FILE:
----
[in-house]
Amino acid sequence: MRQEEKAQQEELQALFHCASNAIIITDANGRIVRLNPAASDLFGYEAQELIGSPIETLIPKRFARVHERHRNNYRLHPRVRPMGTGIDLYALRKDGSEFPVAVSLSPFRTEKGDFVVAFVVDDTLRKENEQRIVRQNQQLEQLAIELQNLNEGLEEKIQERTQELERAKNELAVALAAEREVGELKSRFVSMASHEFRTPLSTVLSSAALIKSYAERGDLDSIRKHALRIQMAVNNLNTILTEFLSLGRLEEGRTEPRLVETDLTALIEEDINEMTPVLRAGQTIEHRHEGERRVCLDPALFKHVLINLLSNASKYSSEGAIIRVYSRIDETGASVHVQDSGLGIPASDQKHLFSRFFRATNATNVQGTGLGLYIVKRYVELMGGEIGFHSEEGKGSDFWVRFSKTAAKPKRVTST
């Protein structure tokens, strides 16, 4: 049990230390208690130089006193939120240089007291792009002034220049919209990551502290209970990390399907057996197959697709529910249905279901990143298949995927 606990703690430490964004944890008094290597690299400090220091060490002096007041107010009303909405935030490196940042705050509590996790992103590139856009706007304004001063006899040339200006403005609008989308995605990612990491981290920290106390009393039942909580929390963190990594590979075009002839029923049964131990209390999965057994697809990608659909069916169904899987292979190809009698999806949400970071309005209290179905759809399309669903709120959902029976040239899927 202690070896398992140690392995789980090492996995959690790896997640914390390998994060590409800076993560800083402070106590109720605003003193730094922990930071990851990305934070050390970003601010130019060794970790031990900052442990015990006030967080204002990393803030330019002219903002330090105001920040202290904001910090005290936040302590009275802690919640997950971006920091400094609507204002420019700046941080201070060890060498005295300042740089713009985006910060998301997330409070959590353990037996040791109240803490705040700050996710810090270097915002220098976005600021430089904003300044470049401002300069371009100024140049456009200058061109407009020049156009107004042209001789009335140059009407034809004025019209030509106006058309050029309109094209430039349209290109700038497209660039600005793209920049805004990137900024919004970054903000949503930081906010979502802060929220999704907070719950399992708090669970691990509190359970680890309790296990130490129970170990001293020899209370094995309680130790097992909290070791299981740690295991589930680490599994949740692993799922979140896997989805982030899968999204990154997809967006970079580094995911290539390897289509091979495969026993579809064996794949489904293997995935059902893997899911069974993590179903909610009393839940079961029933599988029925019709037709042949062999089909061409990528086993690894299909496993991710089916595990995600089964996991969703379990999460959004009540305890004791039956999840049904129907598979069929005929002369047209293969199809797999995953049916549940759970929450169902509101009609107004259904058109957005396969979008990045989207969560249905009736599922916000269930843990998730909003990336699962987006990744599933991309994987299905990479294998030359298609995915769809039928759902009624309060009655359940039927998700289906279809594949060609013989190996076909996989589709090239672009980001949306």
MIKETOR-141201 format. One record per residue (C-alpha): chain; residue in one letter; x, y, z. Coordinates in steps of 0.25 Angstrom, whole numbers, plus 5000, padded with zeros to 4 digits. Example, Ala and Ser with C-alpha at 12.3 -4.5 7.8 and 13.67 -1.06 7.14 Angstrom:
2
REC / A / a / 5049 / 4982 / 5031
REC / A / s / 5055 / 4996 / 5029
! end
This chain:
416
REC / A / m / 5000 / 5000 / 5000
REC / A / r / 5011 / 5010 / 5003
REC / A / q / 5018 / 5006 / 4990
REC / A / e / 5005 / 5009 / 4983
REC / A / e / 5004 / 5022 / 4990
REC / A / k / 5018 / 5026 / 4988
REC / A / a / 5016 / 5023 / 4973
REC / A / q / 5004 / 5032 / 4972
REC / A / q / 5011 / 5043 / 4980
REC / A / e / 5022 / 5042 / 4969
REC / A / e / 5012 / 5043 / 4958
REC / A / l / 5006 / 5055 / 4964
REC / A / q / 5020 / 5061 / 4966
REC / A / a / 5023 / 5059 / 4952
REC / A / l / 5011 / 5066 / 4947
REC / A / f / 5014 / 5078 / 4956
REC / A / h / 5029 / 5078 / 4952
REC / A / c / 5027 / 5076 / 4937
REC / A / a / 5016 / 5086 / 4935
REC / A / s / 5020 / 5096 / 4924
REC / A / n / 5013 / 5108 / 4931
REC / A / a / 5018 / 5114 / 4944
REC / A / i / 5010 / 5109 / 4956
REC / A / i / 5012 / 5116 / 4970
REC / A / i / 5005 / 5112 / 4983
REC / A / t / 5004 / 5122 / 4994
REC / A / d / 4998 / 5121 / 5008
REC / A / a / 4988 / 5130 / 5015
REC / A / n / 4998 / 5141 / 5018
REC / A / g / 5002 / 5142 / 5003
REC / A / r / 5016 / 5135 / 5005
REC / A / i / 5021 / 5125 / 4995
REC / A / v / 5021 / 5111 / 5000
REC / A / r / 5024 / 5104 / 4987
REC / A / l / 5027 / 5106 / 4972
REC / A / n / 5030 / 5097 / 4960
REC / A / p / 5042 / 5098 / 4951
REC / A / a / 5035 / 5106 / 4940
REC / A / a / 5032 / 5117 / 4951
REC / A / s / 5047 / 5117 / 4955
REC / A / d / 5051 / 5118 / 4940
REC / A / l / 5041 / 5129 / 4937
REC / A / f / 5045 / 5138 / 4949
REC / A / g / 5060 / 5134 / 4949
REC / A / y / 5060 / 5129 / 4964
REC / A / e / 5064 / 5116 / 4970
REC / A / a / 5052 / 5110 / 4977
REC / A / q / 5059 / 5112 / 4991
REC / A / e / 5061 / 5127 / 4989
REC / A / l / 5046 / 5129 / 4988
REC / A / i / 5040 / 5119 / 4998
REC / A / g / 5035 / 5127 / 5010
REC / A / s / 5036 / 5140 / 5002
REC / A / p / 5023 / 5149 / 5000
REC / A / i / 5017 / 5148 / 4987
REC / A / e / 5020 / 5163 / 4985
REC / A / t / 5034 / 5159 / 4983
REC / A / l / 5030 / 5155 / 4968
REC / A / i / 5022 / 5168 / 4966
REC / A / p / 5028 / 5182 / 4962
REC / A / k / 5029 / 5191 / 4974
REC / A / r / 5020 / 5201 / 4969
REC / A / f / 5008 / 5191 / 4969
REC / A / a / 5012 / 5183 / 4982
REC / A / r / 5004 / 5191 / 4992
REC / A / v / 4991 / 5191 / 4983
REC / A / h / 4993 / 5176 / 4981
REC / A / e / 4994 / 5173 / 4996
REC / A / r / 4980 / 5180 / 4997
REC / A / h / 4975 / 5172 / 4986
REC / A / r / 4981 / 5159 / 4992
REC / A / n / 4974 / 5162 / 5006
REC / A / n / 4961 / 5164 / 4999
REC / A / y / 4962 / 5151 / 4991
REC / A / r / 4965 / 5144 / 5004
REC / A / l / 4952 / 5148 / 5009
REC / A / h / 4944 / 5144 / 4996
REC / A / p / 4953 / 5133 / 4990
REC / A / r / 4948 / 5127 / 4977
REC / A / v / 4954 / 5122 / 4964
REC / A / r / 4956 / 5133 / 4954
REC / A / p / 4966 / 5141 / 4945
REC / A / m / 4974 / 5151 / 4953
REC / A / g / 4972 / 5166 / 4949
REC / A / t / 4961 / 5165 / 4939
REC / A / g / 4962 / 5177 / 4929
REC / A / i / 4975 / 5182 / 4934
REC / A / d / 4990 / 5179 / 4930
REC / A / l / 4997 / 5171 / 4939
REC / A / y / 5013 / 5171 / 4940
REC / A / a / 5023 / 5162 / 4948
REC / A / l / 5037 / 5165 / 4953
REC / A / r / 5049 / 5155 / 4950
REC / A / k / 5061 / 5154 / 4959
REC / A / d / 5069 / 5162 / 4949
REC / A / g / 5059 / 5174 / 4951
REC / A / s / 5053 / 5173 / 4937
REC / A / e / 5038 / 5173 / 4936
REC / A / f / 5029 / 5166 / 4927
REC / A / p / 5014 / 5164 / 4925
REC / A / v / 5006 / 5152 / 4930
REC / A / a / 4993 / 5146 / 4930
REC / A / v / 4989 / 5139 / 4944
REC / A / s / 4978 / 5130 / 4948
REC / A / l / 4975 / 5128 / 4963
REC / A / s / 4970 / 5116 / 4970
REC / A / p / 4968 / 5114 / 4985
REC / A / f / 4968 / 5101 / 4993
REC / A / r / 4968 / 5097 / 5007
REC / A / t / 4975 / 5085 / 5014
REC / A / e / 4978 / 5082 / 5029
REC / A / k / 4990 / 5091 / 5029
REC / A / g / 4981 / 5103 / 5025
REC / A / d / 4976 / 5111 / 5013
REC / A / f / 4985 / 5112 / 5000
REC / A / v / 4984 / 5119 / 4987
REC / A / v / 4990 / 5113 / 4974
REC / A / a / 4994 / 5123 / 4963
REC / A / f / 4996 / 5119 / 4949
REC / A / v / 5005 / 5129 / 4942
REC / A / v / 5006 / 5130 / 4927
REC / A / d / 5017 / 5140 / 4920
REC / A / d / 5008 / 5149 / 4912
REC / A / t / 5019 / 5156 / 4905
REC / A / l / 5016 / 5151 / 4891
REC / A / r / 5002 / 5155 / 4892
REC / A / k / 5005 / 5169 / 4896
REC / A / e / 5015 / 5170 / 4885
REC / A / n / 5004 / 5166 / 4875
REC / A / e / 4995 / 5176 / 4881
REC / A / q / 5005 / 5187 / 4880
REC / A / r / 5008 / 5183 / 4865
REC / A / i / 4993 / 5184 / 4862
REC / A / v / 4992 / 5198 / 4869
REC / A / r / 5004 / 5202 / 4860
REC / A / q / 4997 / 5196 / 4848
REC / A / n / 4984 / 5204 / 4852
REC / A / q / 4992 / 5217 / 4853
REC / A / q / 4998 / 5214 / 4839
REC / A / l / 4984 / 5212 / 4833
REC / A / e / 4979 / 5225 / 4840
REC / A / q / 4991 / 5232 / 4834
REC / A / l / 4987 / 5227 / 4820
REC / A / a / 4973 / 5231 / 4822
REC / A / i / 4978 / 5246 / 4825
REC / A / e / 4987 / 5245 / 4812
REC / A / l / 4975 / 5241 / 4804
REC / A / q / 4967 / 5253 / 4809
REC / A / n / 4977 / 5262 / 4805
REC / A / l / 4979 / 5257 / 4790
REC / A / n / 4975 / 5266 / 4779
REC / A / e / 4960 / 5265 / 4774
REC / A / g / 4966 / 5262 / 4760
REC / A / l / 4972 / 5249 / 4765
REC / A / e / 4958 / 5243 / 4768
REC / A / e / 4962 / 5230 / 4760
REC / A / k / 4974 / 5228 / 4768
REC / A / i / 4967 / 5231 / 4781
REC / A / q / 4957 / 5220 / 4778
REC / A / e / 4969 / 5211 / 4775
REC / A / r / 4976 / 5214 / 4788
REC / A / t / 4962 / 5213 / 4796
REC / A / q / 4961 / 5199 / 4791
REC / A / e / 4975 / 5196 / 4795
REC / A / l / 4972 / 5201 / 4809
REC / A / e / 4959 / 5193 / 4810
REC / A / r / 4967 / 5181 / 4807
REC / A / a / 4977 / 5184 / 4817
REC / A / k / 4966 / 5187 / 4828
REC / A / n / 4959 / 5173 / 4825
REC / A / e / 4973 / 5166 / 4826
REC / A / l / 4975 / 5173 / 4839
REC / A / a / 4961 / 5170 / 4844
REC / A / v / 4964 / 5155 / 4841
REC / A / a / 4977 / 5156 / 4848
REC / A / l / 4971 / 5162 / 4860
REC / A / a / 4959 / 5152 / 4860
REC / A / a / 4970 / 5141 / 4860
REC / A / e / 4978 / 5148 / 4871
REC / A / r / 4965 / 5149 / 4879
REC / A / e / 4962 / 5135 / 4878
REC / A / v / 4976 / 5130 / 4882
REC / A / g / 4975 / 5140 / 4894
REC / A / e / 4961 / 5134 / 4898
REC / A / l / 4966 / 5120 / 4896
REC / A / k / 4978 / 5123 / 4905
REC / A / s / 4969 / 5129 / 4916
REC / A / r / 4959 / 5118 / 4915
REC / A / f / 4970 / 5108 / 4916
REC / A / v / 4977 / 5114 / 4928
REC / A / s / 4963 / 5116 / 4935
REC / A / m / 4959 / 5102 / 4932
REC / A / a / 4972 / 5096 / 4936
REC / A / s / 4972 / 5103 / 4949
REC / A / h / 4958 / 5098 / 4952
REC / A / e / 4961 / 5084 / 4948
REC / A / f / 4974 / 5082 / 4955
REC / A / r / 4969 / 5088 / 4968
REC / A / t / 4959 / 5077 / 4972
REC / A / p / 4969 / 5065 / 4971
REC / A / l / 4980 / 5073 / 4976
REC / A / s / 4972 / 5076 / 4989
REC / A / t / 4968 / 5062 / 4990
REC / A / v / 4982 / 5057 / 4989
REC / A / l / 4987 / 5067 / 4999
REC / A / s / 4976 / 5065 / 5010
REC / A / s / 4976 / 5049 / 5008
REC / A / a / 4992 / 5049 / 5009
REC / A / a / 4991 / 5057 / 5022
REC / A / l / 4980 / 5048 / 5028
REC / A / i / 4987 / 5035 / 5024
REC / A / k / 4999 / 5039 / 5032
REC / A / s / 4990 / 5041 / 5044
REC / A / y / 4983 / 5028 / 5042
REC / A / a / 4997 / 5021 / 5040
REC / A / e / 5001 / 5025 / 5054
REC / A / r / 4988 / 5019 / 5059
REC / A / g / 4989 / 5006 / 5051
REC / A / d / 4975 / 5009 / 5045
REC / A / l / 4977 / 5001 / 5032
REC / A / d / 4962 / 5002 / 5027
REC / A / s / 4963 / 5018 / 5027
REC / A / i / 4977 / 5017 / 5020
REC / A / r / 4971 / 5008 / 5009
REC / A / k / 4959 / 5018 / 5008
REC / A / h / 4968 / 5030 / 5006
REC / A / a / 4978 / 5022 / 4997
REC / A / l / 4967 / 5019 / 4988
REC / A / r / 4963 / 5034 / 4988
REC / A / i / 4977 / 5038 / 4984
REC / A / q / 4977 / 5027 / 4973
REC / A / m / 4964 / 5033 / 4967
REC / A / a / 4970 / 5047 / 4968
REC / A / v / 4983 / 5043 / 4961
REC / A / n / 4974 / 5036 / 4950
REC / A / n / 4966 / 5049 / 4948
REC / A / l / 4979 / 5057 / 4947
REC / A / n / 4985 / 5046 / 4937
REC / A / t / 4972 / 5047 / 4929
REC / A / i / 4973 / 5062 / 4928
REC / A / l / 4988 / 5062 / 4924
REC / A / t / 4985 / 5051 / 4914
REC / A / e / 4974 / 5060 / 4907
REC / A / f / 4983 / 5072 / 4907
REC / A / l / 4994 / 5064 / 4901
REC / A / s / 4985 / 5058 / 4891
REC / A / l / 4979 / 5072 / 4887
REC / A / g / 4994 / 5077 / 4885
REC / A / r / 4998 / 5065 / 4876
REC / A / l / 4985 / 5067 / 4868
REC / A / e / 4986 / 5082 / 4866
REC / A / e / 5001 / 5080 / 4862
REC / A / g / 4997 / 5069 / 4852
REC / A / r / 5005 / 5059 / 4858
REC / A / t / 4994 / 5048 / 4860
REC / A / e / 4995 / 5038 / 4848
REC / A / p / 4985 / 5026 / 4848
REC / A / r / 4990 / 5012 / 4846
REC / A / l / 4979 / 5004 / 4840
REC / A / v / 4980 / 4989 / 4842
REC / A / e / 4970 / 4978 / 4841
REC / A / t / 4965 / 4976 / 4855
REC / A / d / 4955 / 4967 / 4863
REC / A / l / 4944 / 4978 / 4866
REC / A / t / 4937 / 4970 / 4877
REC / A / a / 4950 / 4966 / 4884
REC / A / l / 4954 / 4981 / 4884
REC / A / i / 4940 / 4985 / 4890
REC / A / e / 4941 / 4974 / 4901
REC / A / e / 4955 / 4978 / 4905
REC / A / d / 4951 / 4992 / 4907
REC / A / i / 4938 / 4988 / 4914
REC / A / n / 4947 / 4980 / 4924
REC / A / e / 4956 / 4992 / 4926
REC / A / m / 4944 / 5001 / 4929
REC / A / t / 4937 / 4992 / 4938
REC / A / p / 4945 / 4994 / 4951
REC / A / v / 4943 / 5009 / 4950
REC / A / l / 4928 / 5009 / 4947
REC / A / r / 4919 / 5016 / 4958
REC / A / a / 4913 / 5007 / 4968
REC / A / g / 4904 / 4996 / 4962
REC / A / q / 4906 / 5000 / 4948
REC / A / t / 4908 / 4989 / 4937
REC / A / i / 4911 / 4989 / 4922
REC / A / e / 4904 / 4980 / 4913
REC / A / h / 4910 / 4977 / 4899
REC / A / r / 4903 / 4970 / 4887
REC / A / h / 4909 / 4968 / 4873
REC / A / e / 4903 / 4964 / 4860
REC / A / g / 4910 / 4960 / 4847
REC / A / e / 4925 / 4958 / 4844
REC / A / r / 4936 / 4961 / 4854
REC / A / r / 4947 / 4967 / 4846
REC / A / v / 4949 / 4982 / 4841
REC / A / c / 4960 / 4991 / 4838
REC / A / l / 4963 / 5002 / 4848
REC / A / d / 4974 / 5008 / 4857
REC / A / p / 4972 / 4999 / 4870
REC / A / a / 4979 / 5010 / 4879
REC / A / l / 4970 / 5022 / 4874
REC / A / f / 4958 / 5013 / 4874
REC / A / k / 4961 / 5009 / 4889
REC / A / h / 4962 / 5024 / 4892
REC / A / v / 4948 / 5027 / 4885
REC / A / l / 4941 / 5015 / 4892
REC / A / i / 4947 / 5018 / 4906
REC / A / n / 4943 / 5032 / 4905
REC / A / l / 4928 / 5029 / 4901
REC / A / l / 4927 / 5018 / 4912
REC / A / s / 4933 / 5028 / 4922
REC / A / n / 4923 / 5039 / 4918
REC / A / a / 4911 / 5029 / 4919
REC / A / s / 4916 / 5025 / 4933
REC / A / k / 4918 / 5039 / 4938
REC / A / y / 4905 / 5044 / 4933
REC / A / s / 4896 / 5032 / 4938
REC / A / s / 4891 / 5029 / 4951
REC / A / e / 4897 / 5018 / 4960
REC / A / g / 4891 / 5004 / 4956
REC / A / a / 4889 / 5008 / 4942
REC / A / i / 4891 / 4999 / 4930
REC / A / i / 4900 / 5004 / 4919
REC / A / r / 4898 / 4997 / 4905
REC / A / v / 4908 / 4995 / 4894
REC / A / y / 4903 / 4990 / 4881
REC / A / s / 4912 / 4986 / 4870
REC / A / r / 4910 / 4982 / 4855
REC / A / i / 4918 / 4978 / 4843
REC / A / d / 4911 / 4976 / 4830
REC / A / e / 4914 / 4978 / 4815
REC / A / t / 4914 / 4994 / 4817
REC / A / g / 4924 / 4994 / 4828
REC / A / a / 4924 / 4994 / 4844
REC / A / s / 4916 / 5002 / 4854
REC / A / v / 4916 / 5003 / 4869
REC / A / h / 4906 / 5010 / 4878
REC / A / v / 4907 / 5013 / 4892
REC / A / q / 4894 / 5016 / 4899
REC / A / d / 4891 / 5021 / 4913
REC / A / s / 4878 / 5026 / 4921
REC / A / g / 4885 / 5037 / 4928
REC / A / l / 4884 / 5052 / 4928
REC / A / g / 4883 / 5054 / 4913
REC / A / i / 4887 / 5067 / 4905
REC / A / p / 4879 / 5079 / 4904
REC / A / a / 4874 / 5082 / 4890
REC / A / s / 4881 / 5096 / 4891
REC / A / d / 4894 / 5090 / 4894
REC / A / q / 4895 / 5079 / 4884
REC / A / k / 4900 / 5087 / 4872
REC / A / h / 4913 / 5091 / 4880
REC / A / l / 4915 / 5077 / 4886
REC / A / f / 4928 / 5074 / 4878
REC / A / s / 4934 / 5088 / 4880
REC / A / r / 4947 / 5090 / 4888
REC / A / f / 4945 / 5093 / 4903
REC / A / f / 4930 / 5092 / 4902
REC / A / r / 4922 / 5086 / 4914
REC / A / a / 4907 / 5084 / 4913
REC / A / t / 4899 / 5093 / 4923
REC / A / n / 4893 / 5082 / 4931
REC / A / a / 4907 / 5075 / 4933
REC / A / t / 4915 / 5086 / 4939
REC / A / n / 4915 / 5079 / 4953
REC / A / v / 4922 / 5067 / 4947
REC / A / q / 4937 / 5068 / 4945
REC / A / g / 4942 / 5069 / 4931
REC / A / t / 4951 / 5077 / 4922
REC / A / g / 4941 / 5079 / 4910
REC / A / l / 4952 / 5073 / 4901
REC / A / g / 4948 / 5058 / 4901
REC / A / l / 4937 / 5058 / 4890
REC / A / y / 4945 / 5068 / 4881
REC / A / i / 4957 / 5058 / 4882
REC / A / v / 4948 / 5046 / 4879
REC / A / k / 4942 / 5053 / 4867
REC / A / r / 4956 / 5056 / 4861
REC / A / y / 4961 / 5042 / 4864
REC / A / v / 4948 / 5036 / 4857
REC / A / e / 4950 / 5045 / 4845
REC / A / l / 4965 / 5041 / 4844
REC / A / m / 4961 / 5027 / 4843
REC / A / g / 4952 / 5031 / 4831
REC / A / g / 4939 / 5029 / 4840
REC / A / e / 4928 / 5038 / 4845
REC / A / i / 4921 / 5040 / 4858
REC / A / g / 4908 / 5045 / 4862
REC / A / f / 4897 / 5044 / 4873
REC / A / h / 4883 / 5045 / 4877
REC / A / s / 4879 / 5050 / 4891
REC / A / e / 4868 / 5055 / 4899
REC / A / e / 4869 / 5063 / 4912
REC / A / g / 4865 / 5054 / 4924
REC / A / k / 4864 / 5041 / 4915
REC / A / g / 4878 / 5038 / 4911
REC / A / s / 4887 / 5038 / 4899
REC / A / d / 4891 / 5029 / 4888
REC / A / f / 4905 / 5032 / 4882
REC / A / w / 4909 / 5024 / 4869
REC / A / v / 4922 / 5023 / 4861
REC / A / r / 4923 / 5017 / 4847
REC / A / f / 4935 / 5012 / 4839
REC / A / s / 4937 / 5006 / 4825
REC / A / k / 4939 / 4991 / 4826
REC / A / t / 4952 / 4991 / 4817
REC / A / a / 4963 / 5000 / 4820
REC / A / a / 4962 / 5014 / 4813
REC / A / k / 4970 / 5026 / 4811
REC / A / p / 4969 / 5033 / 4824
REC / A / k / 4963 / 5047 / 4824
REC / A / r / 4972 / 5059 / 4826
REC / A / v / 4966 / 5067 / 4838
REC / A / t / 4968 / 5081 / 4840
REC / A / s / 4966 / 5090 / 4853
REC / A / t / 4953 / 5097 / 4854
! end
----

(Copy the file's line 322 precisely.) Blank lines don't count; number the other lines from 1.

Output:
REC / A / n / 4923 / 5039 / 4918